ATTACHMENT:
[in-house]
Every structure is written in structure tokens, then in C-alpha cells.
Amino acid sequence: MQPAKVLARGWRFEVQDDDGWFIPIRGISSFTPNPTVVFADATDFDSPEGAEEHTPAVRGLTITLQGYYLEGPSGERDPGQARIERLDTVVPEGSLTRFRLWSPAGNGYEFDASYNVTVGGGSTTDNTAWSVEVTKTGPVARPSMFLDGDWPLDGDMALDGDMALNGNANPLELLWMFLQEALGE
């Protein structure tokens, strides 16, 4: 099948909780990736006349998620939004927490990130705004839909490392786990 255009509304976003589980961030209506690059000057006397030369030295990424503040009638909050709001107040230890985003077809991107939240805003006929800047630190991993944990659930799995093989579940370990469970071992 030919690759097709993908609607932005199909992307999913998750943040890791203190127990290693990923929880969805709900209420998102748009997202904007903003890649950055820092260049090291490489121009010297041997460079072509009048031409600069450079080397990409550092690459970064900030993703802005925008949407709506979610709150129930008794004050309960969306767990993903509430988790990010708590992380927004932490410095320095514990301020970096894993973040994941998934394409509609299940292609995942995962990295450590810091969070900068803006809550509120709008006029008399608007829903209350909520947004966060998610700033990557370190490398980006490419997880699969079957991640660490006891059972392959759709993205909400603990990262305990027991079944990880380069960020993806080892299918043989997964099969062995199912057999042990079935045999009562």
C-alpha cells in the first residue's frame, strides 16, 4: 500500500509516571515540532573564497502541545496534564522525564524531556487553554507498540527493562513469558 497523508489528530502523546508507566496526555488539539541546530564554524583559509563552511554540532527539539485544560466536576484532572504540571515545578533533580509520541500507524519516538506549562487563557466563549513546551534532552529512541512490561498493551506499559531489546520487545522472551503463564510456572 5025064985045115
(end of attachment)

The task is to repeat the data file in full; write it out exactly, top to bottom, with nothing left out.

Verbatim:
[in-house]
Every structure is written in structure tokens, then in C-alpha cells.
Amino acid sequence: MQPAKVLARGWRFEVQDDDGWFIPIRGISSFTPNPTVVFADATDFDSPEGAEEHTPAVRGLTITLQGYYLEGPSGERDPGQARIERLDTVVPEGSLTRFRLWSPAGNGYEFDASYNVTVGGGSTTDNTAWSVEVTKTGPVARPSMFLDGDWPLDGDMALDGDMALNGNANPLELLWMFLQEALGE
């Protein structure tokens, strides 16, 4: 099948909780990736006349998620939004927490990130705004839909490392786990 255009509304976003589980961030209506690059000057006397030369030295990424503040009638909050709001107040230890985003077809991107939240805003006929800047630190991993944990659930799995093989579940370990469970071992 030919690759097709993908609607932005199909992307999913998750943040890791203190127990290693990923929880969805709900209420998102748009997202904007903003890649950055820092260049090291490489121009010297041997460079072509009048031409600069450079080397990409550092690459970064900030993703802005925008949407709506979610709150129930008794004050309960969306767990993903509430988790990010708590992380927004932490410095320095514990301020970096894993973040994941998934394409509609299940292609995942995962990295450590810091969070900068803006809550509120709008006029008399608007829903209350909520947004966060998610700033990557370190490398980006490419997880699969079957991640660490006891059972392959759709993205909400603990990262305990027991079944990880380069960020993806080892299918043989997964099969062995199912057999042990079935045999009562």
C-alpha cells in the first residue's frame, strides 16, 4: 500500500509516571515540532573564497502541545496534564522525564524531556487553554507498540527493562513469558 497523508489528530502523546508507566496526555488539539541546530564554524583559509563552511554540532527539539485544560466536576484532572504540571515545578533533580509520541500507524519516538506549562487563557466563549513546551534532552529512541512490561498493551506499559531489546520487545522472551503463564510456572 5025064985045115